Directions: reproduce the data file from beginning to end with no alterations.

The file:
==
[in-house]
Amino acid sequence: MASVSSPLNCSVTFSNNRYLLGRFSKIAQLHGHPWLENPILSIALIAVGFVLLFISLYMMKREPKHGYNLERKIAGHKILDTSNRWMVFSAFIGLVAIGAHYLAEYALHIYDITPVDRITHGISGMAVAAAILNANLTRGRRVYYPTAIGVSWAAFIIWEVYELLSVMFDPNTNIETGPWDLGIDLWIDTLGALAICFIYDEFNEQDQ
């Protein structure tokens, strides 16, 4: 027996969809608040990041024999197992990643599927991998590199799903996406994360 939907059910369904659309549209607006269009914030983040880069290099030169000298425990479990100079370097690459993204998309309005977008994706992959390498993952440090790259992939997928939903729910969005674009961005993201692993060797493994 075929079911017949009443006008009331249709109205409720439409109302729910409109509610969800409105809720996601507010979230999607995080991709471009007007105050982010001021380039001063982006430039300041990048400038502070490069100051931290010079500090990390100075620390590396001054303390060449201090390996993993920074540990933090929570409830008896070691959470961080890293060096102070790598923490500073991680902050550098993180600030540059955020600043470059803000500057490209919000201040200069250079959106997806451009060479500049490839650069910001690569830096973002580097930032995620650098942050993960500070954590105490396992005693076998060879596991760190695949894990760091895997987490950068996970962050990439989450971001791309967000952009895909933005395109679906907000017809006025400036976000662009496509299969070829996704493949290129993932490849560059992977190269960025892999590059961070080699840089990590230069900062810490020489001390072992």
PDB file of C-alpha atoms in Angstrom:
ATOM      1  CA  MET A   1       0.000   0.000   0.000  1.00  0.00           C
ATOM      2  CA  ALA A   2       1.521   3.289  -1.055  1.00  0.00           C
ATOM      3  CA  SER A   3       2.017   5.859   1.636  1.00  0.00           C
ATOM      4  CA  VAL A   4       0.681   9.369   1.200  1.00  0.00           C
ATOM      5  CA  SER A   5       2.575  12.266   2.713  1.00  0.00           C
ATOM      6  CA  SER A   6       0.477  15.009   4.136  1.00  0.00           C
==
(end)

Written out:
[in-house]
Amino acid sequence: MASVSSPLNCSVTFSNNRYLLGRFSKIAQLHGHPWLENPILSIALIAVGFVLLFISLYMMKREPKHGYNLERKIAGHKILDTSNRWMVFSAFIGLVAIGAHYLAEYALHIYDITPVDRITHGISGMAVAAAILNANLTRGRRVYYPTAIGVSWAAFIIWEVYELLSVMFDPNTNIETGPWDLGIDLWIDTLGALAICFIYDEFNEQDQ
């Protein structure tokens, strides 16, 4: 027996969809608040990041024999197992990643599927991998590199799903996406994360 939907059910369904659309549209607006269009914030983040880069290099030169000298425990479990100079370097690459993204998309309005977008994706992959390498993952440090790259992939997928939903729910969005674009961005993201692993060797493994 075929079911017949009443006008009331249709109205409720439409109302729910409109509610969800409105809720996601507010979230999607995080991709471009007007105050982010001021380039001063982006430039300041990048400038502070490069100051931290010079500090990390100075620390590396001054303390060449201090390996993993920074540990933090929570409830008896070691959470961080890293060096102070790598923490500073991680902050550098993180600030540059955020600043470059803000500057490209919000201040200069250079959106997806451009060479500049490839650069910001690569830096973002580097930032995620650098942050993960500070954590105490396992005693076998060879596991760190695949894990760091895997987490950068996970962050990439989450971001791309967000952009895909933005395109679906907000017809006025400036976000662009496509299969070829996704493949290129993932490849560059992977190269960025892999590059961070080699840089990590230069900062810490020489001390072992």
PDB file of C-alpha atoms in Angstrom:
ATOM      1  CA  MET A   1       0.000   0.000   0.000  1.00  0.00           C
ATOM      2  CA  ALA A   2       1.521   3.289  -1.055  1.00  0.00           C
ATOM      3  CA  SER A   3       2.017   5.859   1.636  1.00  0.00           C
ATOM      4  CA  VAL A   4       0.681   9.369   1.200  1.00  0.00           C
ATOM      5  CA  SER A   5       2.575  12.266   2.713  1.00  0.00           C
ATOM      6  CA  SER A   6       0.477  15.009   4.136  1.00  0.00           C